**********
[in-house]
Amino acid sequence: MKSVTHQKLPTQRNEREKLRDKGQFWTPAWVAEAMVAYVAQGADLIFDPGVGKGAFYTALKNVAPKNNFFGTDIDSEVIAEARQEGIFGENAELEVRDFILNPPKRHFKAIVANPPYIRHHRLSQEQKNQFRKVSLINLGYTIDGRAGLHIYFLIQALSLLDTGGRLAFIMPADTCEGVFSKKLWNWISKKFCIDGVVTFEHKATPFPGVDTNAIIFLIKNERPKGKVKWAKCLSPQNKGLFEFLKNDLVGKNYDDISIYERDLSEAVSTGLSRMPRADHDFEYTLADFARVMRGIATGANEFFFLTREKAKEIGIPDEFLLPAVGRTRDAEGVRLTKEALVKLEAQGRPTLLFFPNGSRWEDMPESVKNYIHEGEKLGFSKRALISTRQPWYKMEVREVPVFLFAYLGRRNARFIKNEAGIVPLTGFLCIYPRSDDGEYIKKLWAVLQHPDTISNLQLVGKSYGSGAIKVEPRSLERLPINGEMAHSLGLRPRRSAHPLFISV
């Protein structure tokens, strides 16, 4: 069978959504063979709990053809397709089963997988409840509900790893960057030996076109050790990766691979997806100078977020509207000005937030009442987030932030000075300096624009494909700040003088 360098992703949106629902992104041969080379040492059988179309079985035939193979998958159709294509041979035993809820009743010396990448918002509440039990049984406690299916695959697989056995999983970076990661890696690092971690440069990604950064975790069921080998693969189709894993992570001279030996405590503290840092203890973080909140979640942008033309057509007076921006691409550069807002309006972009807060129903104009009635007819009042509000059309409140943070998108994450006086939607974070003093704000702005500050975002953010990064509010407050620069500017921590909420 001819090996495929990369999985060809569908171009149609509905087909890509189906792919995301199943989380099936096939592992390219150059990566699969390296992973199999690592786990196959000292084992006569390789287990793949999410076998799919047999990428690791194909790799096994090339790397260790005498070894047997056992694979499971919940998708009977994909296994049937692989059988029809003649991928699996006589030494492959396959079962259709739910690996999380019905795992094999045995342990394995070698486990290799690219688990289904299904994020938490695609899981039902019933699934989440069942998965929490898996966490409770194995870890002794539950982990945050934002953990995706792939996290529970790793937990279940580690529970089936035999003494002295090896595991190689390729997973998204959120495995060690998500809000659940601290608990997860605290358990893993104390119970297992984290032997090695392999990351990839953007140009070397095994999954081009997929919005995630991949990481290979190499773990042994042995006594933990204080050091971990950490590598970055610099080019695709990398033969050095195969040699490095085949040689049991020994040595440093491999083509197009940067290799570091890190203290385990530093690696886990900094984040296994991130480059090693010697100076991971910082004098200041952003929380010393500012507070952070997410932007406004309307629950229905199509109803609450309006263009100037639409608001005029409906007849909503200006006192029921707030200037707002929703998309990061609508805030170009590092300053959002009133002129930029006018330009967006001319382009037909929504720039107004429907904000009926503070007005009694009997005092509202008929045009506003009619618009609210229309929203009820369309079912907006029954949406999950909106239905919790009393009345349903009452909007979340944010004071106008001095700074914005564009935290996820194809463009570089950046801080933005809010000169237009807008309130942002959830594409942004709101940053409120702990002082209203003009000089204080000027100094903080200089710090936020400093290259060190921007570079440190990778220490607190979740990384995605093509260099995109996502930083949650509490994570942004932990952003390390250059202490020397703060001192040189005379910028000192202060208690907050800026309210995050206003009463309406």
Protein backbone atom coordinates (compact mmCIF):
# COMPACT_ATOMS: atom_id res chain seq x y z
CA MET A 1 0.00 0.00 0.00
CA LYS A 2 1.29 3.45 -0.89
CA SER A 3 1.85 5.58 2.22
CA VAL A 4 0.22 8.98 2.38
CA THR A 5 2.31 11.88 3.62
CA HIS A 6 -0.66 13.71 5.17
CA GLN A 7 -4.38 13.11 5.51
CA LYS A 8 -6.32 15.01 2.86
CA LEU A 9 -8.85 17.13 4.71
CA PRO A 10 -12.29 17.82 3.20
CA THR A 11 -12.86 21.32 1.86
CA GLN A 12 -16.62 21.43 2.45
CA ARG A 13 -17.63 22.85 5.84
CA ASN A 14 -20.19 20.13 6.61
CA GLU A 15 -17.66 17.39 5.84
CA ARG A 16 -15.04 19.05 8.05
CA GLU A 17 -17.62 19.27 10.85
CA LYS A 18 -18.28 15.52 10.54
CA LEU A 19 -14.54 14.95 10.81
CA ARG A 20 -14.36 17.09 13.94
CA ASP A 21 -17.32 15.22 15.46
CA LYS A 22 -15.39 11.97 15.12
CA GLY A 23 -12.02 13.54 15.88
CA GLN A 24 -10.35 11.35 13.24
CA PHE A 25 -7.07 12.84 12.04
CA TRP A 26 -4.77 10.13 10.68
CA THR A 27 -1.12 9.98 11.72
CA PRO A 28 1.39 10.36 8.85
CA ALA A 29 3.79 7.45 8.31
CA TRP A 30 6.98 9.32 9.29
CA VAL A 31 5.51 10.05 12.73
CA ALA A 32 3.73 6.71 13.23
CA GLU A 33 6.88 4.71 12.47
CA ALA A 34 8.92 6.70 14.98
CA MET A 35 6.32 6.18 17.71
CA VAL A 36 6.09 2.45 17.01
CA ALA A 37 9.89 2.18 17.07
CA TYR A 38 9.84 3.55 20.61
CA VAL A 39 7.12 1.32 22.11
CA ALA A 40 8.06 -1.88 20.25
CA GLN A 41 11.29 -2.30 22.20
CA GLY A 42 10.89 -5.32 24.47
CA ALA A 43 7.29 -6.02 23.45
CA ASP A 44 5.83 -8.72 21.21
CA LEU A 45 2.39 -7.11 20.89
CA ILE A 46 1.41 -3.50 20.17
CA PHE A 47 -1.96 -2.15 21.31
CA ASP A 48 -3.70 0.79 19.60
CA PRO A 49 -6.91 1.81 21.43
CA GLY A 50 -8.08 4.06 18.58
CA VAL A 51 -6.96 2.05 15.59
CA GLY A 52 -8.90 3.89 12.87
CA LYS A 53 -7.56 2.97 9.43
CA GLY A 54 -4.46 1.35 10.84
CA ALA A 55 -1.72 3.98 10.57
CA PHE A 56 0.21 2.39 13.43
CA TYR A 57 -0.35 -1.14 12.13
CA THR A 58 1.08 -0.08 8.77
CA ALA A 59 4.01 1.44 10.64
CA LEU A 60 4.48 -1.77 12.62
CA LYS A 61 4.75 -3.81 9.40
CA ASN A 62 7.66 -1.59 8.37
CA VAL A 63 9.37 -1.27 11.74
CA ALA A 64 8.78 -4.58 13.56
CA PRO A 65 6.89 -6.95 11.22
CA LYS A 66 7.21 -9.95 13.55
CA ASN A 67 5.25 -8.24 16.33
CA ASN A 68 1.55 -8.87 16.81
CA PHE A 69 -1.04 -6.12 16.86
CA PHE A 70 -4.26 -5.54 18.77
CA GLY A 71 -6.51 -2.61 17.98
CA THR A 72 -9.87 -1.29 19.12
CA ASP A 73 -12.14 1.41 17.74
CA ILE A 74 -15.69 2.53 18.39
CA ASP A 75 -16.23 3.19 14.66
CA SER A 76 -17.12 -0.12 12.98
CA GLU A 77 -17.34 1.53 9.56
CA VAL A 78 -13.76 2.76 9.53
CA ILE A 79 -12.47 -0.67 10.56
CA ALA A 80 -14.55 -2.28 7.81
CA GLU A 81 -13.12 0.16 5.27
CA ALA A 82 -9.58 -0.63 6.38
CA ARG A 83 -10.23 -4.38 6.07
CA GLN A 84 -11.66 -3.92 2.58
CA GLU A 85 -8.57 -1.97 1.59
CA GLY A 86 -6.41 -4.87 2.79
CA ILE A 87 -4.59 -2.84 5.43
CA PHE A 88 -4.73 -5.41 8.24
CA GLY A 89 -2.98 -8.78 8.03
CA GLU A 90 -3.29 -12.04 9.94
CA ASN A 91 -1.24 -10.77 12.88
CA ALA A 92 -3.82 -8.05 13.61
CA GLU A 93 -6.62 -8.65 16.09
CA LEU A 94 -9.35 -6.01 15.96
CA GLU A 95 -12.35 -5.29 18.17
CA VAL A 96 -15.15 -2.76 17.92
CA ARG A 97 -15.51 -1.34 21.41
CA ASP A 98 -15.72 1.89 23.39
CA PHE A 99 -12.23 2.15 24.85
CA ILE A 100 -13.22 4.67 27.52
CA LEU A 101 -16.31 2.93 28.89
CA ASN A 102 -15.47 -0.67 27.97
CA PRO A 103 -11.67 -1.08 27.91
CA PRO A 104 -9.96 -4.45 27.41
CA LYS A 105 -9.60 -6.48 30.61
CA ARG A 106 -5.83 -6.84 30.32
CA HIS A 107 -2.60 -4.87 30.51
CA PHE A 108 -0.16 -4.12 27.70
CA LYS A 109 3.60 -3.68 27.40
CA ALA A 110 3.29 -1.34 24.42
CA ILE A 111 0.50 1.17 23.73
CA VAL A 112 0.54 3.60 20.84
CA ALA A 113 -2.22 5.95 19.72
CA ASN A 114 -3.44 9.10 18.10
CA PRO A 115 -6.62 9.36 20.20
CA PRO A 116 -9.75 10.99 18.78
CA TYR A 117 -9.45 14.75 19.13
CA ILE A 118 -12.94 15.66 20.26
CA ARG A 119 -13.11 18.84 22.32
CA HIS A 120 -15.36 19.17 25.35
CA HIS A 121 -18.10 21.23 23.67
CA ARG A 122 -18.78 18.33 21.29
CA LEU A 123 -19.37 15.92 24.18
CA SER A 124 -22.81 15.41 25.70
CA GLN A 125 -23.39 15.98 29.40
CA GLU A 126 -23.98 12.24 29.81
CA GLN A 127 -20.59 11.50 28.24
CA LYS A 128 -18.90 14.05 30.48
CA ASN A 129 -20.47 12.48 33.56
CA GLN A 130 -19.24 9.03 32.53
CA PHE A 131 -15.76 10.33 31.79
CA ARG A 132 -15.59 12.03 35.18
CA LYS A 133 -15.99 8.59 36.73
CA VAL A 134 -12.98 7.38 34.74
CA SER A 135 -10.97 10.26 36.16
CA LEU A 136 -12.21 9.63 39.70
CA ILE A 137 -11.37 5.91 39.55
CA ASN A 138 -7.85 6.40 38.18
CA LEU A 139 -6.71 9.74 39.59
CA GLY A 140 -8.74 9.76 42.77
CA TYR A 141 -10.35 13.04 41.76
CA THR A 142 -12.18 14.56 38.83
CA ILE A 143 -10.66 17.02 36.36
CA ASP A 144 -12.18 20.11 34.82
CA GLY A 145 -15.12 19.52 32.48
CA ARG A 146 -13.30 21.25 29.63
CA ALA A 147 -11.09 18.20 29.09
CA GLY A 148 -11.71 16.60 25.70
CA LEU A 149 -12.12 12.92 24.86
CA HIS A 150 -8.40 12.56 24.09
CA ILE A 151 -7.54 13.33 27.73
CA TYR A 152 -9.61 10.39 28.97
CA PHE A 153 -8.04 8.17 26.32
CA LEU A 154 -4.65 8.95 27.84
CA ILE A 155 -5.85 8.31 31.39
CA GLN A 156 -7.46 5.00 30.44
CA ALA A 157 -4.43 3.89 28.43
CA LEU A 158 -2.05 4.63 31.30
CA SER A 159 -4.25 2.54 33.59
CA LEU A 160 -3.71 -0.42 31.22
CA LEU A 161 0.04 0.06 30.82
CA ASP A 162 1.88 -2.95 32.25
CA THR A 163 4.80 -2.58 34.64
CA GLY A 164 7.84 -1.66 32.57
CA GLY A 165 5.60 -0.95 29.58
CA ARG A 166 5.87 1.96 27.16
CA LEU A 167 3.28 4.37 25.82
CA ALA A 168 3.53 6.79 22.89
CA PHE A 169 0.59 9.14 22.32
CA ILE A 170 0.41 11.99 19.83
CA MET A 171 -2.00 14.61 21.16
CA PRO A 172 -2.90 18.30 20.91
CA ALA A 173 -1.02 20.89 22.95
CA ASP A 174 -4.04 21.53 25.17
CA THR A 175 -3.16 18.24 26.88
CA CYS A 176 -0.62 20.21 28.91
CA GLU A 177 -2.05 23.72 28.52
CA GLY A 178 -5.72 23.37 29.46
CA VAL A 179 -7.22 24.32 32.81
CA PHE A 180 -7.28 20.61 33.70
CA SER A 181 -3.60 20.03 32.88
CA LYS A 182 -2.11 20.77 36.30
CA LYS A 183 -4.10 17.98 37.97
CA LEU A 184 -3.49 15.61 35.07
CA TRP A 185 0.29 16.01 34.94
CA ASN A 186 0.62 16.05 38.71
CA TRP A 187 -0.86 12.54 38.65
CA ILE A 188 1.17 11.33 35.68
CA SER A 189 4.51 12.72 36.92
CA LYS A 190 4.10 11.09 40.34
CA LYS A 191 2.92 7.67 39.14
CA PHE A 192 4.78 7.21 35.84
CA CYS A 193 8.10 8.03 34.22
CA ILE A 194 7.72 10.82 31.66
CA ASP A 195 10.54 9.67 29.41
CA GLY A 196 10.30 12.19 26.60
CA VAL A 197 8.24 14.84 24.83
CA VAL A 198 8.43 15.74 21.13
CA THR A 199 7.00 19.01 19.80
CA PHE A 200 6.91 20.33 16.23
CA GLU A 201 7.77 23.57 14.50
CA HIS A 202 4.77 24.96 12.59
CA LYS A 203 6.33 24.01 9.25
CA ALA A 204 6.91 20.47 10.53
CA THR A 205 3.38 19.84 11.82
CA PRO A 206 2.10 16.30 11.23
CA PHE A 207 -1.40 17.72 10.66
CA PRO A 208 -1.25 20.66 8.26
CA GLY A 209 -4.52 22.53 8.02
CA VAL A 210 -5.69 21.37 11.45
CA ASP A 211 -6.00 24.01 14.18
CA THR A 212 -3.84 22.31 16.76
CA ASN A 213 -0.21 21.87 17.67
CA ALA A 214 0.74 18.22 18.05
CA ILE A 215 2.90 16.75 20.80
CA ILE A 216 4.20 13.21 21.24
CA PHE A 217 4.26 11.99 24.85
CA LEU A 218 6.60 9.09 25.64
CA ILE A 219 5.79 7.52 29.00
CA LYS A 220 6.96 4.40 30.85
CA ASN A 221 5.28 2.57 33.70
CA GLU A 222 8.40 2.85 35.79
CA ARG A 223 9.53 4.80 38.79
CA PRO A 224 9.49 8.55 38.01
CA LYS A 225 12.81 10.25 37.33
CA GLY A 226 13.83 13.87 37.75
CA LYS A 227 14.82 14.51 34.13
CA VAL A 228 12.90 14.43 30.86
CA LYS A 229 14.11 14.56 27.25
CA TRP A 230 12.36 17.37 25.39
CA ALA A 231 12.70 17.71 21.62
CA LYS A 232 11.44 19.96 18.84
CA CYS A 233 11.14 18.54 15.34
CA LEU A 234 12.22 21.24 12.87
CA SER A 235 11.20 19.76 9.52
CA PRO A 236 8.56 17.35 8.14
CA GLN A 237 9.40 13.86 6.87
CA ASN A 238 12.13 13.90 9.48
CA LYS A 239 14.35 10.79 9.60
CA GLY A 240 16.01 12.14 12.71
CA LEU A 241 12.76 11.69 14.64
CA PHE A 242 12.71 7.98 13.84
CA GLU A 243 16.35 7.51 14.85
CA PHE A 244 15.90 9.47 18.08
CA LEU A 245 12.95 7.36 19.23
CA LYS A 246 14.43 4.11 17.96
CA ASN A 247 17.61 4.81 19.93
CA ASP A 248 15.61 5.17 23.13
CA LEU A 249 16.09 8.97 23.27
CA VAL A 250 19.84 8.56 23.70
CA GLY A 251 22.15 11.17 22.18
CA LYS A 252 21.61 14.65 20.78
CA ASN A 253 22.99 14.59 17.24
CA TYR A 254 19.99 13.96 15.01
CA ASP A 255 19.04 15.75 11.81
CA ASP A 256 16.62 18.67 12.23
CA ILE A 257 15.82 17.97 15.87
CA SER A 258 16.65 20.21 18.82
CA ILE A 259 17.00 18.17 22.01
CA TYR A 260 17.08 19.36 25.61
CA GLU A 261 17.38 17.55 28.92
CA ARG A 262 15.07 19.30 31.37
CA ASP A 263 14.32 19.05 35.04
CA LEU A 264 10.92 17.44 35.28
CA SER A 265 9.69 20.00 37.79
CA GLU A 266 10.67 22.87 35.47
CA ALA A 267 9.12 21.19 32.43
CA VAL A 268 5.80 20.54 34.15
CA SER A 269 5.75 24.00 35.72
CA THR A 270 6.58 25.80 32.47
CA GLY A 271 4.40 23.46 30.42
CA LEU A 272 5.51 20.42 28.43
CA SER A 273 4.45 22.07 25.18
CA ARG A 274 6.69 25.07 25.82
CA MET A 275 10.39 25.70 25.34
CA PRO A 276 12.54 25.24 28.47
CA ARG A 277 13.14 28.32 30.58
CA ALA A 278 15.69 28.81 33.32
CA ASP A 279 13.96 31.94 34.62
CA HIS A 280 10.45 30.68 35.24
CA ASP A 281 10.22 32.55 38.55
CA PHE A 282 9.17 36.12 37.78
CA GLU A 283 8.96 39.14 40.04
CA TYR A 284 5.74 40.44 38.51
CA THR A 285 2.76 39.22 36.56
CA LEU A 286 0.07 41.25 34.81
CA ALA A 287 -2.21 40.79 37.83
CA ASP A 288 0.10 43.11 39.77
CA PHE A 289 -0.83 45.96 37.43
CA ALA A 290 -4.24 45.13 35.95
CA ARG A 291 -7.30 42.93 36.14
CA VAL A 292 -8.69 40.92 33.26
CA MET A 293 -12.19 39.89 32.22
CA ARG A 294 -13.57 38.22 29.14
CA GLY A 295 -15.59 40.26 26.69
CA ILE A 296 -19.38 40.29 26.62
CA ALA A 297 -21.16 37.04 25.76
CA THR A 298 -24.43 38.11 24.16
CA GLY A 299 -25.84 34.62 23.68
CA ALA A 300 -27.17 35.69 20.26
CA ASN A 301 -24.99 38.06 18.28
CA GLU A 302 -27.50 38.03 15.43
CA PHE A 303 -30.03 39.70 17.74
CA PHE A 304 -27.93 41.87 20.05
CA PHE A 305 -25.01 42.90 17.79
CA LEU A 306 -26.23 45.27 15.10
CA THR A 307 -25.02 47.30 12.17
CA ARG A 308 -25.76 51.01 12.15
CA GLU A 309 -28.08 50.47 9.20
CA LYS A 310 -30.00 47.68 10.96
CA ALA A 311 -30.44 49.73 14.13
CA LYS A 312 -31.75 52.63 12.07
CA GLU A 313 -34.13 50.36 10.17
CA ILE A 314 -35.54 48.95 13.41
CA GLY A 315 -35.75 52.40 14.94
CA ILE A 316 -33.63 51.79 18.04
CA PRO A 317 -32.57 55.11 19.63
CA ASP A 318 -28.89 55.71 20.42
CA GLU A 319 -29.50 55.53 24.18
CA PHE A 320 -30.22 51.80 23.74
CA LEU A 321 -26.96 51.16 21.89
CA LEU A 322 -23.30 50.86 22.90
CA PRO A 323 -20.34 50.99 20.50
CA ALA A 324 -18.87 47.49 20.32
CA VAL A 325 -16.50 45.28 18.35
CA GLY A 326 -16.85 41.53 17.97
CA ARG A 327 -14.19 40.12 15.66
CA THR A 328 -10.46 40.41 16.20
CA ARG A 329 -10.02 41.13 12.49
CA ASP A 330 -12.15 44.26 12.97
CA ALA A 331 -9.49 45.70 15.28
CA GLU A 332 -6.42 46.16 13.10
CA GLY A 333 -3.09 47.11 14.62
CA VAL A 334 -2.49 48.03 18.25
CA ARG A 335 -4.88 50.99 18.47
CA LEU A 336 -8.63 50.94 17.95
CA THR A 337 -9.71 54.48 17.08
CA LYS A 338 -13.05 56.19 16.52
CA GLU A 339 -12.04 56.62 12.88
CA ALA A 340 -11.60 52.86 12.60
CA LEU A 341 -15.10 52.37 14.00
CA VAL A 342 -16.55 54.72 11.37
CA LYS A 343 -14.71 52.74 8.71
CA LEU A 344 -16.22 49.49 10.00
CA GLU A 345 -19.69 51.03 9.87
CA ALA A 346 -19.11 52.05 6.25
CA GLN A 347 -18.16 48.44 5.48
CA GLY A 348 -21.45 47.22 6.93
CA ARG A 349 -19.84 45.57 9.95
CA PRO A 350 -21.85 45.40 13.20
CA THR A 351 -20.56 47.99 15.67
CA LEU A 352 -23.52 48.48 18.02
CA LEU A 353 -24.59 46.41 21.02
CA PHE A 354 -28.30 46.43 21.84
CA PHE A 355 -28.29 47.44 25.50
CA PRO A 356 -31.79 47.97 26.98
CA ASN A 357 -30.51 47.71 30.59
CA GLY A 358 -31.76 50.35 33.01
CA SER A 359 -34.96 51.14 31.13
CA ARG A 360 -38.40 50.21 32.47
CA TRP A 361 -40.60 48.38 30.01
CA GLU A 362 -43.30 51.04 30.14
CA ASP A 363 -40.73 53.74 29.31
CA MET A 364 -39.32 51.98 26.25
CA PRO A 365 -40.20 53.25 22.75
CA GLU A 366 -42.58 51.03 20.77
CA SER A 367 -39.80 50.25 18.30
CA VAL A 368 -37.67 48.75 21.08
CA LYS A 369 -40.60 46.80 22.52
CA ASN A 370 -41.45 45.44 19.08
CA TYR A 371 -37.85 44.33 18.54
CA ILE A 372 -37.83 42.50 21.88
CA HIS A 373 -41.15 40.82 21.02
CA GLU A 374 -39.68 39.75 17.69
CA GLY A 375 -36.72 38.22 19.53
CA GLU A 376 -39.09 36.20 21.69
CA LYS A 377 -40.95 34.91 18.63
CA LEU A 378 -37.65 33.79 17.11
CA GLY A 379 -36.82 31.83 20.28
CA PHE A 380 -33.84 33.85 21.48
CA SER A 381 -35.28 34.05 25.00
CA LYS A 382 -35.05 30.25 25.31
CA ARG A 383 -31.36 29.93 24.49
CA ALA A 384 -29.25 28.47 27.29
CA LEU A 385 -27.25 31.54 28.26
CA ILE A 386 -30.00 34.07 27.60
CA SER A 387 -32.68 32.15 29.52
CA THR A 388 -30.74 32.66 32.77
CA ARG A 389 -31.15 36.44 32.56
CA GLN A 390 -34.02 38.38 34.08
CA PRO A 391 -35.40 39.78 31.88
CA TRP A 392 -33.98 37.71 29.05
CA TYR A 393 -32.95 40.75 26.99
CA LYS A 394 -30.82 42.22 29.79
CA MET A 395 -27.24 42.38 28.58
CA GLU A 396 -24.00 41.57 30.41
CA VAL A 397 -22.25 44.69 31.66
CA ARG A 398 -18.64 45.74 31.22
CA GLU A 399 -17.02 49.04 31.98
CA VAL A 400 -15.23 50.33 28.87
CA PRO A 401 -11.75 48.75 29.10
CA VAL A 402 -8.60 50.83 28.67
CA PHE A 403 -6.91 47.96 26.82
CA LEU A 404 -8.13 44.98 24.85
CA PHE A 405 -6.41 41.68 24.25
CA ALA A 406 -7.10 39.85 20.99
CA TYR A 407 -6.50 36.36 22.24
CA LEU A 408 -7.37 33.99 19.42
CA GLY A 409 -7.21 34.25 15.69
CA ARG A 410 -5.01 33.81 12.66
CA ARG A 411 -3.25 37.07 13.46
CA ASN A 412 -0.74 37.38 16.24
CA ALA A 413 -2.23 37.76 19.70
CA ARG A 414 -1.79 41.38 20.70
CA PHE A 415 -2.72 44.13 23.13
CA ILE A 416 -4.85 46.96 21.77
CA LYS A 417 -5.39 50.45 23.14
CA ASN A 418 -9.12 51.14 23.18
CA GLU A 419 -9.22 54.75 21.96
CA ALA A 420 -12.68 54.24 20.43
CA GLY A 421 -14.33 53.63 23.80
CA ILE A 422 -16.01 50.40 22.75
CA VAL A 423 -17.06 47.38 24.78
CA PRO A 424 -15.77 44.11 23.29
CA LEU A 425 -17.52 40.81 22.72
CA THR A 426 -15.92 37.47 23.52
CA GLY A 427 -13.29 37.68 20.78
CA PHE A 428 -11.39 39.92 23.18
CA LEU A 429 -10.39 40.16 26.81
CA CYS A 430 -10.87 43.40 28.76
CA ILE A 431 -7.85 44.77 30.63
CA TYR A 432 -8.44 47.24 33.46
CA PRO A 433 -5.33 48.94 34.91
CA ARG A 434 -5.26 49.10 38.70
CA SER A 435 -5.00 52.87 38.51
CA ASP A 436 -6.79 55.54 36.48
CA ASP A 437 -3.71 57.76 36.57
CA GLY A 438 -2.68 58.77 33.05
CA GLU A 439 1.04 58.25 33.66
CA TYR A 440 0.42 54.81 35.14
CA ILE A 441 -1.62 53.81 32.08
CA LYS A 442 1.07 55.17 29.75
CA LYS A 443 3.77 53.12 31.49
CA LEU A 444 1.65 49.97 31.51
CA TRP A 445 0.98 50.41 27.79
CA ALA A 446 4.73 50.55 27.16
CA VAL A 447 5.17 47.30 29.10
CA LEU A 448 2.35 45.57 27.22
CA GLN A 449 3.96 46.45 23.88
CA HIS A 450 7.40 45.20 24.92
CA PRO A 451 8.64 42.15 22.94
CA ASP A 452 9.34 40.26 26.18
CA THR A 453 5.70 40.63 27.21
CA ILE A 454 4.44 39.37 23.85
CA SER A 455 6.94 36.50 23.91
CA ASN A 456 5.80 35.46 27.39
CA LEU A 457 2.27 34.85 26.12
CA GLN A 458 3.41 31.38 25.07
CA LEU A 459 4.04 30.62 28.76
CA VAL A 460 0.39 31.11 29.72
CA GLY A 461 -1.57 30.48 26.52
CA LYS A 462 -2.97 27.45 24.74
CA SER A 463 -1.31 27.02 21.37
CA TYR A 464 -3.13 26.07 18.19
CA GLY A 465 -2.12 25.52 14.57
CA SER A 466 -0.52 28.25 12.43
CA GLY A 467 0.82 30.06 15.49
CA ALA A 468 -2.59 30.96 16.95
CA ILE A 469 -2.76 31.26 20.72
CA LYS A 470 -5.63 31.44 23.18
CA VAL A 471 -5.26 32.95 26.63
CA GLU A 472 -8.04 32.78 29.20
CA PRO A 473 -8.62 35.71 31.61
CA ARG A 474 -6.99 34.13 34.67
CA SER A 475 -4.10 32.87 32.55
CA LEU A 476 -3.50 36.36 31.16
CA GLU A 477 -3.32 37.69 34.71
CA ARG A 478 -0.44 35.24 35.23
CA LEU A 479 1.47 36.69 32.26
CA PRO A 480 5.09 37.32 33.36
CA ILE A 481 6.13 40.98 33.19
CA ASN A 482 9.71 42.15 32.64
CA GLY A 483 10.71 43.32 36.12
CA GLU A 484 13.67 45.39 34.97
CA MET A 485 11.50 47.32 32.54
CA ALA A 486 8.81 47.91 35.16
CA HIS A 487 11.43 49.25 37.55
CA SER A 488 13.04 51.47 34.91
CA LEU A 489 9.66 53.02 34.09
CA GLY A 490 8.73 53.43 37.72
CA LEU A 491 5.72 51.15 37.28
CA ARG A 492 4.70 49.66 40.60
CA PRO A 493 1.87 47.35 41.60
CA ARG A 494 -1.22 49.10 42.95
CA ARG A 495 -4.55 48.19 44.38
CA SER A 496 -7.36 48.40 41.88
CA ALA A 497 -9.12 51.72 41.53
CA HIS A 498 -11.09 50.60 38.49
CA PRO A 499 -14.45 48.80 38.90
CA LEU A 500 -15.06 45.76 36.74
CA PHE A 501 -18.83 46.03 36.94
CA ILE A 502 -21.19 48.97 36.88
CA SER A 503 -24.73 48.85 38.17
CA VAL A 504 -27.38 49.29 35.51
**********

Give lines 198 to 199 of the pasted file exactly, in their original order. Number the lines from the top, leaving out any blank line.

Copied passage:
CA CYS A 193 8.10 8.03 34.22
CA ILE A 194 7.72 10.82 31.66